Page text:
Faculty of Arts


Humanitarian Interventions


Humanitarian agencies and non-governmental organisations (NGOs) have recently become important sites for social scientific inquiry parallel to their increasing prominence in the management of world affairs.

This course traces the rise of the humanitarian narrative and examines how humanitarianism — along with other key words such as crisis, emergency and intervention — has become one of the organising categories of political action and order. 

Course content analyses both the possibilities and limits of intervening in the lives of individuals and communities grounded upon humanitarian discourses of compassion.

Weekly seminars address the following topics, among others:

  • Conceptualising disaster and emergency
  • Humanitarian values and governance
  • Humanitarian mobility
  • Discourses of building back better – linking relief and development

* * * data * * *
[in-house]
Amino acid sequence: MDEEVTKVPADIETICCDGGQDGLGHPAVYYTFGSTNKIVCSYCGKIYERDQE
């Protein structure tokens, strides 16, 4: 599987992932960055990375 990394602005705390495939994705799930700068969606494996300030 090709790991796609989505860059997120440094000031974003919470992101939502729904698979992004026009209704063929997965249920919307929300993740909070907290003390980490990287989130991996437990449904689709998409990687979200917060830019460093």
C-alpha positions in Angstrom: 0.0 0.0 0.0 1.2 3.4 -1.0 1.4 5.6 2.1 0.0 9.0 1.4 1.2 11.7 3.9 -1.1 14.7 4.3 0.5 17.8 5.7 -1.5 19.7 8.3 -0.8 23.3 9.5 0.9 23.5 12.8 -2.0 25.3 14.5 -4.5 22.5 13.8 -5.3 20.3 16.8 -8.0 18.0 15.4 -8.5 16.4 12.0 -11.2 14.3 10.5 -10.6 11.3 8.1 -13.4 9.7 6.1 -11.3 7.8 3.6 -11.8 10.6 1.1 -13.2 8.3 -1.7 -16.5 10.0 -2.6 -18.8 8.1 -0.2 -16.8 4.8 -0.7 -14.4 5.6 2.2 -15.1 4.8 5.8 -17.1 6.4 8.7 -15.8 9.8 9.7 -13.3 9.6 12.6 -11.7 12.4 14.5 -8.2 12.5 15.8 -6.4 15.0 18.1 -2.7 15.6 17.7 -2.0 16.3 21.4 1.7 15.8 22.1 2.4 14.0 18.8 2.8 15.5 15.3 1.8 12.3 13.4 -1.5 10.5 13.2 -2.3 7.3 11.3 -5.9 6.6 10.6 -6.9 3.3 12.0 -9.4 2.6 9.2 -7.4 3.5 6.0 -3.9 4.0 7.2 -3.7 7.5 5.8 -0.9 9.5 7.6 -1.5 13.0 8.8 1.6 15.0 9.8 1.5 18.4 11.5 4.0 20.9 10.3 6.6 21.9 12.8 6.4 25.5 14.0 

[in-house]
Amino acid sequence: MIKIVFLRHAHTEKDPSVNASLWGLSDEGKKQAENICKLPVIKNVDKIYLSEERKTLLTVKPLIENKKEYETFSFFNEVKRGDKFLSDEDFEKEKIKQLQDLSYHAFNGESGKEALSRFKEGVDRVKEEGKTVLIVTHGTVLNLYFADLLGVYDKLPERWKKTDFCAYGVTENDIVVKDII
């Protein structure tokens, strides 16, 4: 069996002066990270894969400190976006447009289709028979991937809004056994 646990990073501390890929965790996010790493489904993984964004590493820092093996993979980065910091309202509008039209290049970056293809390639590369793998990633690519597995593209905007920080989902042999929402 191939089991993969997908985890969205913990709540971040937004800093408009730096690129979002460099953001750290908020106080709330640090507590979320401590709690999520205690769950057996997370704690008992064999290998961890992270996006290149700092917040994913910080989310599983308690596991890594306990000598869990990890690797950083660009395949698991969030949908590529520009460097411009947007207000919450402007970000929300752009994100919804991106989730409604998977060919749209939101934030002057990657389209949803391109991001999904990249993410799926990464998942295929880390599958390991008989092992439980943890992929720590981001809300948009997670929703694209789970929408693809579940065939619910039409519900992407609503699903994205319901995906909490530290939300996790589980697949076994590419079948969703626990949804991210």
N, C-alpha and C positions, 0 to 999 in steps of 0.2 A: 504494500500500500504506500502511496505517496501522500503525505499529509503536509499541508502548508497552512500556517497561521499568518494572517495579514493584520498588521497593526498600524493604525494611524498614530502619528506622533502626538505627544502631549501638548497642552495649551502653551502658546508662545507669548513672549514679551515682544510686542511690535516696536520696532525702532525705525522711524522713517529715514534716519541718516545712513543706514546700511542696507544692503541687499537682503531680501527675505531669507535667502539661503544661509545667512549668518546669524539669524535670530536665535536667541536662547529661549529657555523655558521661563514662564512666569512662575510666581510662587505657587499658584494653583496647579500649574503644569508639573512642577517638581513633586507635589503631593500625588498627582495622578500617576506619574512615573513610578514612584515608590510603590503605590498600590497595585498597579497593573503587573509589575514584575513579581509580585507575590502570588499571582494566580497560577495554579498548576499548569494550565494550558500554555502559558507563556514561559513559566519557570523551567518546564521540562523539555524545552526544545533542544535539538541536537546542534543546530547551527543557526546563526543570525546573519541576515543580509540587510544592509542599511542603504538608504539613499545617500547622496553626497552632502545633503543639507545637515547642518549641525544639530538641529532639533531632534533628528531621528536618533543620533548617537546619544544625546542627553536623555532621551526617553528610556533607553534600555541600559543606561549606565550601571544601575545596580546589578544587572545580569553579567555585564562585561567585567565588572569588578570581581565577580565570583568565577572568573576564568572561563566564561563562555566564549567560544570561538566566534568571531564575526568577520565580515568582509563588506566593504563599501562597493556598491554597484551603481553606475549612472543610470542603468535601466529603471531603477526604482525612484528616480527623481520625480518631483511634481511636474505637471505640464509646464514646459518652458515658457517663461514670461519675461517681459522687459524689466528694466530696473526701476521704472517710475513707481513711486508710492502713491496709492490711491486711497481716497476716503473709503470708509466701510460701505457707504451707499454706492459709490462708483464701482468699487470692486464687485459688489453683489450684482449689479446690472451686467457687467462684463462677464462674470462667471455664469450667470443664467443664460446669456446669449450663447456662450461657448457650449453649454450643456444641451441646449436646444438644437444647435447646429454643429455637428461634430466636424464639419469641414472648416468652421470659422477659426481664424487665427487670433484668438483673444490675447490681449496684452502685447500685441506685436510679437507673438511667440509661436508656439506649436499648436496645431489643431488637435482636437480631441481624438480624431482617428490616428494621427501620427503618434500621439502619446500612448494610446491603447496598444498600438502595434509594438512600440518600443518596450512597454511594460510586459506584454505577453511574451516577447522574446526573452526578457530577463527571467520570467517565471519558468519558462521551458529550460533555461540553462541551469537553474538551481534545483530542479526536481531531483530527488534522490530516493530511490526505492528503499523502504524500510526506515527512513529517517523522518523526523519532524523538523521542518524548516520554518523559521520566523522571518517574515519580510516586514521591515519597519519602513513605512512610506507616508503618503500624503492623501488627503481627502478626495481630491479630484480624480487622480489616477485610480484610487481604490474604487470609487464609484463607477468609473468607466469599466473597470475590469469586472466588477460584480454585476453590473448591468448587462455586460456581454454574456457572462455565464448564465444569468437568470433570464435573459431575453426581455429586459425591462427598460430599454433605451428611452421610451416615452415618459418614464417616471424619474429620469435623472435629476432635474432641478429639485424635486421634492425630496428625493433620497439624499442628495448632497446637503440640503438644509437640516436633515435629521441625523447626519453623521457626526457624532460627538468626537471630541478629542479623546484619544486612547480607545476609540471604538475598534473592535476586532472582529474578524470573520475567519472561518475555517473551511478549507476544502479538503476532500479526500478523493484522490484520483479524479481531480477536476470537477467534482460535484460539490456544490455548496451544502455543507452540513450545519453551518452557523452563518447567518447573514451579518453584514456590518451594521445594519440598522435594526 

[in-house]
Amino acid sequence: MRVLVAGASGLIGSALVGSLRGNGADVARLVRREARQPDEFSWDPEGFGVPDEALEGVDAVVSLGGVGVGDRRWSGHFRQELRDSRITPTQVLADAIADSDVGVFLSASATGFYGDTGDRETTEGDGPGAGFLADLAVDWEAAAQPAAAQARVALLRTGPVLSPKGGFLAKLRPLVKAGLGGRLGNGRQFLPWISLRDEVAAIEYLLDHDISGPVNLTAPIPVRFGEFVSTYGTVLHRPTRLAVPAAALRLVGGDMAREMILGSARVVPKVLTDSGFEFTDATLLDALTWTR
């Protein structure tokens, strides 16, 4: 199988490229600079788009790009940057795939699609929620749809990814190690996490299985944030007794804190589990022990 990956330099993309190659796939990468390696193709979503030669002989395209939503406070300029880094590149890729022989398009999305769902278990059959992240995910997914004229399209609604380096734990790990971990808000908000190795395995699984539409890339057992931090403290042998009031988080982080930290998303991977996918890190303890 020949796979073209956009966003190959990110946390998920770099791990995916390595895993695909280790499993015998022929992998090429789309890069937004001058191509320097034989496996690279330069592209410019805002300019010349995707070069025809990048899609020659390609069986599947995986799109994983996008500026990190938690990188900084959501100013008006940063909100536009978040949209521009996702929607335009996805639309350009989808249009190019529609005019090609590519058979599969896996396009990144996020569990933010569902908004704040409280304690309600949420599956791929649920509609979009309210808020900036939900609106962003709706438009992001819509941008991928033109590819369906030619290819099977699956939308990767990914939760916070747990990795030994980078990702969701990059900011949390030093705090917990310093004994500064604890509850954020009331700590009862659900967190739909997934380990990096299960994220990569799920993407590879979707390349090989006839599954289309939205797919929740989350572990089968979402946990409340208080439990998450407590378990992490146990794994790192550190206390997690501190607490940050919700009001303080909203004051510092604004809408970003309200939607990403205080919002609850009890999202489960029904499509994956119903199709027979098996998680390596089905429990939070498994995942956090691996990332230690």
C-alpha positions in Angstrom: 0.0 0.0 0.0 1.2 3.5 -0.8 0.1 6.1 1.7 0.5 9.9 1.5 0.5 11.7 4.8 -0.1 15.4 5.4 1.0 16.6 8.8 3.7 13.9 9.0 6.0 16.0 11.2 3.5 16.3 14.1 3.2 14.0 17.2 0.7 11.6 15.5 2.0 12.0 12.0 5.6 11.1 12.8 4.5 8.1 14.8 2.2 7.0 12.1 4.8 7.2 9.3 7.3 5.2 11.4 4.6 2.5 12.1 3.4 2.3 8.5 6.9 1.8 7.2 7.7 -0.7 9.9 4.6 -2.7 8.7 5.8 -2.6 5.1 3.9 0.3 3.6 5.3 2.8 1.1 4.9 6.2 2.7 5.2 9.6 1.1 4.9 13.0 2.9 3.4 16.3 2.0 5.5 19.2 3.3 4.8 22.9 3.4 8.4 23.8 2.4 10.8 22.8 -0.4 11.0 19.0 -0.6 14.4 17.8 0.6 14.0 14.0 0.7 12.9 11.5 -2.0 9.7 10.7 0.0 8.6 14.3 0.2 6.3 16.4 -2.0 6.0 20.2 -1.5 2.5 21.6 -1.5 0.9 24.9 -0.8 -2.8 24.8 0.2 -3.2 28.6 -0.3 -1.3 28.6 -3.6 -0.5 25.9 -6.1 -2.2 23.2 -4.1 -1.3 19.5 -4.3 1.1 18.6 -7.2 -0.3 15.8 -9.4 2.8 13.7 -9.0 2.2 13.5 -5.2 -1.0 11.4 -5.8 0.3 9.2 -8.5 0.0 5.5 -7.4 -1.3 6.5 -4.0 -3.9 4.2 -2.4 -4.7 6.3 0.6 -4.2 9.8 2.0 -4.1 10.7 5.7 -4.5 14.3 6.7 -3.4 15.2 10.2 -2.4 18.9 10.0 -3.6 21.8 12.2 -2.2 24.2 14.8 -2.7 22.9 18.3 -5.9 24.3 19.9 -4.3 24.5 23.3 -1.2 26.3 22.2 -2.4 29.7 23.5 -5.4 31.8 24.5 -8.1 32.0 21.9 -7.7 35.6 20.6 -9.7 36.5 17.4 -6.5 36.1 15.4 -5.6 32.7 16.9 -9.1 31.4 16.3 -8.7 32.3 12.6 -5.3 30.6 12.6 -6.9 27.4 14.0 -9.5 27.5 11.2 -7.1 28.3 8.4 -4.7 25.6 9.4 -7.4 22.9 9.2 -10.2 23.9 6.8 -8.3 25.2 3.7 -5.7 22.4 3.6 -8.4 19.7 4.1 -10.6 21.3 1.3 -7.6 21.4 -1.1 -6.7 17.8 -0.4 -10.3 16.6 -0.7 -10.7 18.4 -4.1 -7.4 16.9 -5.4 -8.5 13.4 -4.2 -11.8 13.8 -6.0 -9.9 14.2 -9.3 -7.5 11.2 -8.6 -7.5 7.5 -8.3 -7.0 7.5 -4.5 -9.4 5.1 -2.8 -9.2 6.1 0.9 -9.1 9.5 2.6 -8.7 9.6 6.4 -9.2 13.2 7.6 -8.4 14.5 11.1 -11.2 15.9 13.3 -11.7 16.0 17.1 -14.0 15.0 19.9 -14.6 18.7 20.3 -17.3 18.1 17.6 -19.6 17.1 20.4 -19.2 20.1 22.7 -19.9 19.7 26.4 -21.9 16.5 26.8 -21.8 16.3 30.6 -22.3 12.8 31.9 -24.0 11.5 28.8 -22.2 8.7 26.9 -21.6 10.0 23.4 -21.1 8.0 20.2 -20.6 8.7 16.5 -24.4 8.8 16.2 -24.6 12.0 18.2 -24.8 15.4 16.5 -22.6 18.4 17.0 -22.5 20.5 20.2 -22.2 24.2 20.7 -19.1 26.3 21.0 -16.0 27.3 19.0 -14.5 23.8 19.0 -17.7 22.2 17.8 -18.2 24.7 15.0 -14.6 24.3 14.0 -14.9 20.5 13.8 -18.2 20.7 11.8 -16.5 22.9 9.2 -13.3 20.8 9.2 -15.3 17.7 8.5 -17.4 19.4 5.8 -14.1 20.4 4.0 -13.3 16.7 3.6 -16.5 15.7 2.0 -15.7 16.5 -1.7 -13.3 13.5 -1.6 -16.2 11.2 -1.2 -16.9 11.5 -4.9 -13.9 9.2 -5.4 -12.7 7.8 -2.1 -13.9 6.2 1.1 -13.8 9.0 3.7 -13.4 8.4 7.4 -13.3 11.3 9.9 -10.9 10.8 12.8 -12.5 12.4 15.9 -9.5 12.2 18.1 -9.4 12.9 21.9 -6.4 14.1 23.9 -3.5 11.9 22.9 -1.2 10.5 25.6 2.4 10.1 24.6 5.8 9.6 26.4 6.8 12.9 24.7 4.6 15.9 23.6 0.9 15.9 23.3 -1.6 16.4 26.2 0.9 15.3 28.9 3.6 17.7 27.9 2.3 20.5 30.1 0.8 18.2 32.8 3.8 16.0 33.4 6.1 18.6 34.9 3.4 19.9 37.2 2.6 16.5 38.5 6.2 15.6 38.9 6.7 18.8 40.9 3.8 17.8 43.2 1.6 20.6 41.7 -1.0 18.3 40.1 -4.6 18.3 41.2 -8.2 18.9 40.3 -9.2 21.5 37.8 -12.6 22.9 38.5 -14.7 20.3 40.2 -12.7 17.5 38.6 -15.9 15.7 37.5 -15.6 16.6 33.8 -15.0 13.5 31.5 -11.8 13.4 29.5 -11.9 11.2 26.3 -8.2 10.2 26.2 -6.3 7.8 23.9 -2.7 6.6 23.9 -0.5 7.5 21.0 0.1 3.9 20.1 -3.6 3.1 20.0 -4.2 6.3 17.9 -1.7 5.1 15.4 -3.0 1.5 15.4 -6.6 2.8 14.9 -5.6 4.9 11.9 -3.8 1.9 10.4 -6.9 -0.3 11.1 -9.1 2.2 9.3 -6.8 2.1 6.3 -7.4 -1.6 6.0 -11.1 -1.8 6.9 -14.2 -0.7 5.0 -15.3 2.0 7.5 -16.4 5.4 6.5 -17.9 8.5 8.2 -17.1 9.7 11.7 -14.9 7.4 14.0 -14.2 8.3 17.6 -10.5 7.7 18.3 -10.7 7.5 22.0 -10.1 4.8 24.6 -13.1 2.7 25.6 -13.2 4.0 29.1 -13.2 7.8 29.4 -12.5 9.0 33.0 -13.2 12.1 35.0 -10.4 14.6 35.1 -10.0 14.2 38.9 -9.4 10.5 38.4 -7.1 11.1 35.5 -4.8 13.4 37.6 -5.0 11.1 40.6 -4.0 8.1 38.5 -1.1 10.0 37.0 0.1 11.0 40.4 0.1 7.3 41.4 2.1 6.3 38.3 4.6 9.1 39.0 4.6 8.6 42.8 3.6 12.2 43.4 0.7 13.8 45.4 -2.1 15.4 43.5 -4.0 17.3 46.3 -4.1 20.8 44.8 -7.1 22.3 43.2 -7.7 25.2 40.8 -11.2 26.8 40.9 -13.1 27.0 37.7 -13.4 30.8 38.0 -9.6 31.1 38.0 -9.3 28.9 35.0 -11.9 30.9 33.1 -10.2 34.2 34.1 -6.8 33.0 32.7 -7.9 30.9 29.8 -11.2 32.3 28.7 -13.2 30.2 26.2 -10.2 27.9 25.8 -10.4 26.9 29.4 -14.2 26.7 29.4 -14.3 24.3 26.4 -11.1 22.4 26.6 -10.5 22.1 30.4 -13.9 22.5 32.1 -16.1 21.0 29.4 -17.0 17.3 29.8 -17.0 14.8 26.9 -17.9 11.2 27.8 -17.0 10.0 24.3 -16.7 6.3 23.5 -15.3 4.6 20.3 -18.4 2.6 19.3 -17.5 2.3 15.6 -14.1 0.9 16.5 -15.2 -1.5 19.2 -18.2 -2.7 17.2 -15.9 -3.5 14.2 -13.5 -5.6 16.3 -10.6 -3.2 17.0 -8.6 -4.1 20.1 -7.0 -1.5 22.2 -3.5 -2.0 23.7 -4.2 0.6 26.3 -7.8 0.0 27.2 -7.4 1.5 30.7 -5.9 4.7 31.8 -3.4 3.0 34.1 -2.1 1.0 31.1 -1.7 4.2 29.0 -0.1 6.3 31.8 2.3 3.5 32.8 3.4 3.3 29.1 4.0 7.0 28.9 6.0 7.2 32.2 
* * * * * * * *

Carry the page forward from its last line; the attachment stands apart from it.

• Sacred aid – faith-based organisations in humanitarian interventions
  • Social lives and everyday practices of humanitarian aid workers

Course Objectives:

By the end of the semester, students will:

  • Review and critique the historical rise (and present crisis) of humanitarian intervention as a prominent mode of governance in global affairs
  • Think, write and speak critically about key analytical concepts in studies of humanitarian interventions such as the politics of bare life, the emergency-development continuum, humanitarian partnerships, trauma and resilience
  • Identify and critique research methods used in social studies of humanitarian interventions
  • Situate the everyday practices of humanitarian intervention (project design and implementation, organisational management, working with local partners and so on) in light of the first three objectives
  • Locate and critically appraise these debates and practices in the context of particular case studies of humanitarian interventions around the world. Examples may include but are not limited to:  Christchurch earthquake, Haiti earthquake, Asia-Pacific cyclones (e.g., Cyclones Haiyan, Pam and Winston), Syrian civil war and refugee crisis, Hurricane Katrina, volcano eruptions and frequent flood events across Southeast Asia, American military misadventures in Afghanistan, Iraq, Libya and so on

Availability 2021

Semester 1


Lecturer(s) Dr Jesse Hession Grayman


DEVELOP 717: 15.0 points

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